Skip to 0 minutes and 14 seconds In the last video, we saw how we reason analogically. We proceed from the observation that two or more things are similar in some respects, to the conclusion that they are probably similar in some other respect, as well. Here’s how this applies in law. In August, 1928, Mrs. May Donaghue and a friend went into the Wellmeadow Cafe in Paisley, Scotland. The friend bought her ice cream and ginger beer to make a soda. The ginger beer came in an opaque glass bottle. The shopkeeper poured some of the ginger beer into a glass over the ice cream. Mrs. Donahue drank some, and her friend poured the rest of the ginger beer in the glass for her.
Skip to 1 minute and 3 seconds But, as she did so, a partially decomposed snail floated out of the bottle. “In sequence of the nauseating sight of the snail in such circumstances, and of the noxious condition of the said snail-tainted ginger beer consumed by her, Mrs. Donaghue sustained shock, and indeed, illness.” Mrs. Donaghue sued the ginger beer manufacturer, Stevenson, climbing 500 pound. Now most lawyers would probably have told her that she was wasting her time and money. You could then sue in negligence only if you had a contract under which someone owed you a duty of care. And Mrs. Donaghue had no contract– not with the shopkeeper– her friend had bought the ginger beer– or with the manufacturer, whose contract was with the shopkeeper. But remarkably, Mrs.
Skip to 1 minute and 55 seconds Donaghue won. And in one of the most important cases in western legal history, the tort of negligence was born. Now the judgement in Donaghue and Stevenson, itself involves complex analogical reasoning, as the judge, Lord Atkin, finds authority for his decision in various proceeding cases and extra legal material, including the Bible. But we see the mode of reasoning more clearly in decisions that follow the snail in the ginger beer case. Donaghue itself might have been read as establishing a fairly narrow principle.
Skip to 2 minutes and 34 seconds On one reading, just this– “A manufacturer of products, which he sells in such a form as to show that he intends them to reach the ultimate consumer in the form in which they left him with no reasonable possibility of intermediate examination, and with the knowledge that the absence of reasonable care in the preparation or putting up of the products will result in an injury to the consumer’s life or property, owes a duty to the consumer to take that reasonable care.” Analogical reasoning, however, allowed the courts to quickly move beyond that narrow principle. In the early 1930s, around the same time that Mrs. Donahue was enjoying– or not enjoying– her soda in Paisley, a Dr.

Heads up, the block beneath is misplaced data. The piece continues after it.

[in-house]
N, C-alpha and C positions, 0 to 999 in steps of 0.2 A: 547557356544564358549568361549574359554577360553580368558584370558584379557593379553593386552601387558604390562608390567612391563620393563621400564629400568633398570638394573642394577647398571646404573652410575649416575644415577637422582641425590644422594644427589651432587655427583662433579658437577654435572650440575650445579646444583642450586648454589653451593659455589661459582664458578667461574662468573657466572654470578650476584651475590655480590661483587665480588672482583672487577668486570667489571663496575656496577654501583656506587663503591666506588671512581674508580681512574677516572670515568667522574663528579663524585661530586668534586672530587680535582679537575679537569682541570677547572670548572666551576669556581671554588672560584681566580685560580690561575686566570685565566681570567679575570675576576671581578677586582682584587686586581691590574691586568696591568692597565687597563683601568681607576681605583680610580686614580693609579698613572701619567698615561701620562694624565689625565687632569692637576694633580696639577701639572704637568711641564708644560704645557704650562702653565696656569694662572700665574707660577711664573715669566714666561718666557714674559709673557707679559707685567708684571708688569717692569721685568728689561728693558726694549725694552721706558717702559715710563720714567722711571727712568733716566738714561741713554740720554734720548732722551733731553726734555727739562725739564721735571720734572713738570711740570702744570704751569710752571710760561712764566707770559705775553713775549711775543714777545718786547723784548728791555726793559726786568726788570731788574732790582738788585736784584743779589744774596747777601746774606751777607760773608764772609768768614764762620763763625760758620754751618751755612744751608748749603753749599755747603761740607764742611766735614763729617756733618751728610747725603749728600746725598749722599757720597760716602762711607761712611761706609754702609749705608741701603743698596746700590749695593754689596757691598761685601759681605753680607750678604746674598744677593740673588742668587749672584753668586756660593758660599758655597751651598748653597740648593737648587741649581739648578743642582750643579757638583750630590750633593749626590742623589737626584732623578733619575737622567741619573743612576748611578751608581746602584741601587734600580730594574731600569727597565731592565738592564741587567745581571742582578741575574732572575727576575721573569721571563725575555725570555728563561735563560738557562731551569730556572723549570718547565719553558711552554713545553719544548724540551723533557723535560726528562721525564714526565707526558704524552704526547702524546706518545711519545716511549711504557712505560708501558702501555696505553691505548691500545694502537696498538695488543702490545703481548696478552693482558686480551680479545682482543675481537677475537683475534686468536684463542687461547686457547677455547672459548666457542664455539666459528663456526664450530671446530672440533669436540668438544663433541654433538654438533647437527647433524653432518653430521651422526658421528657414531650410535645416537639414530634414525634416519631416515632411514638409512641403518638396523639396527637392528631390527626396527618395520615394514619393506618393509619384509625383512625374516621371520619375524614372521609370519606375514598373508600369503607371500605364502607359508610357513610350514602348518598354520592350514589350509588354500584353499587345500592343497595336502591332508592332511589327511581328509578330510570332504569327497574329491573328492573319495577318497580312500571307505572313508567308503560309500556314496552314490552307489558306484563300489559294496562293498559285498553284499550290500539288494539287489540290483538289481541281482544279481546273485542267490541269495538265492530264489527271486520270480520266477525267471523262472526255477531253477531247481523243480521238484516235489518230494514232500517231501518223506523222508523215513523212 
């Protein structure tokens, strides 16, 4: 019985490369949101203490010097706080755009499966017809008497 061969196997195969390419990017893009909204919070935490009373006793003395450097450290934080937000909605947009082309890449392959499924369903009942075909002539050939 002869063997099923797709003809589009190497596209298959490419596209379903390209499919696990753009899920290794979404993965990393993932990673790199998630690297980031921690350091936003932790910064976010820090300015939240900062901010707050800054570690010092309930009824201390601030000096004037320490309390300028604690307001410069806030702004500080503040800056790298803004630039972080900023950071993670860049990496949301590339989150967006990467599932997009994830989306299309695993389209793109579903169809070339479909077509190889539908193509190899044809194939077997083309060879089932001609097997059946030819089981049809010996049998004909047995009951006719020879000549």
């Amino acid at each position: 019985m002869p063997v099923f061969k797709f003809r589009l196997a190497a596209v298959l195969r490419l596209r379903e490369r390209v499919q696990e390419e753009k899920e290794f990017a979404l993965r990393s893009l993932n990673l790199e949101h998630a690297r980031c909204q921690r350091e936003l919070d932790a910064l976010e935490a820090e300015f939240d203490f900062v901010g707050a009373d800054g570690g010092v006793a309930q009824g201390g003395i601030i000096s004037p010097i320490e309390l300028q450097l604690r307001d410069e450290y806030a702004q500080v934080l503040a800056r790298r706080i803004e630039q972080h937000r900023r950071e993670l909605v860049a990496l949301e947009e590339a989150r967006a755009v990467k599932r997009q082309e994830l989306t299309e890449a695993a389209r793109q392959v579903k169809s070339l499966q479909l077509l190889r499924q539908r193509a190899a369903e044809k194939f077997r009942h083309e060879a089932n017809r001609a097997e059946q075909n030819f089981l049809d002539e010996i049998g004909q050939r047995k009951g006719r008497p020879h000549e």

Skip to 3 minutes and 20 seconds Grant was buying a pair of woollen underpants in Adelaide, Australia. The underpants came wrapped in paper. Unfortunately, for Doctor Grant, the manufacturer hadn’t washed a caustic solution out of the underpants. And he, having apparently worn them for an entire week without washing them, developed a very serious, almost fatal, dermatitis. The Court in Grant and the Australian Knitting Mills, lists the features they take to be central in the then recent and revolutionary Donaghue’s case. A manufacturer had to sell products in a form in which he intended them to reach the ultimate consumer. There had to be no reasonable opportunity for the consumer to examine the product before consumption.
Skip to 4 minutes and 15 seconds The manufacturer had to know that if he didn’t take reasonable care, his product posed a risk to the consumer. And if features one, two, and three were present, so was a new feature– a legal duty of care to the consumer. And, say the Australian Court, Grant’s case resembles Donaghue’s. One, Australian Knitting Mills sold the underpants in the form they intended them to be worn. Two, though they were wrapped in paper, and not sealed in a bottle, the consumer couldn’t have seen the caustic solution by looking at the underpants. Three, the manufacturer knew, or ought to have known that wearing caustic underpants might be very, very bad for you.
Skip to 5 minutes and 4 seconds And so since Grant resembled Donahue in those respects, it also had the further feature– a duty of care and so liability. Putting it in our schema– one, Grant’s case is similar to Donaghue’s case– it shares features one to three. Two, Donaghue’s case has the further feature– a duty of care and liability. Three, therefore, Grant’s case also has that further feature. The judges in the caustic underpants case, in other words, reasoned by analogy. Looking for similarities, interpreting or setting aside some– the fact the underpants weren’t in a sealed container and weren’t food didn’t matter. They were like the colour of the car.
Skip to 5 minutes and 54 seconds Before saying, this case is similar to that one, and therefore the extra property– a duty of care– applies in Grant because it applied in the ginger beer case. Reasoning by analogy is central to legal reasoning. It allows lawyers and judges to pay proper regard to previous decisions, while also allowing them to extend those decisions, to work out which similarities really matter. And it can do that in a logical and critical thinking outside the law as well.
Analogical reasoning in the law
Reasoning by analogy is central to legal reasoning. It allows lawyers and judges to pay proper regard to previous decisions, while also allowing them to extend those decisions, to work out which similarities really matter. And it can do that in a logical and critical thinking outside the law as well.
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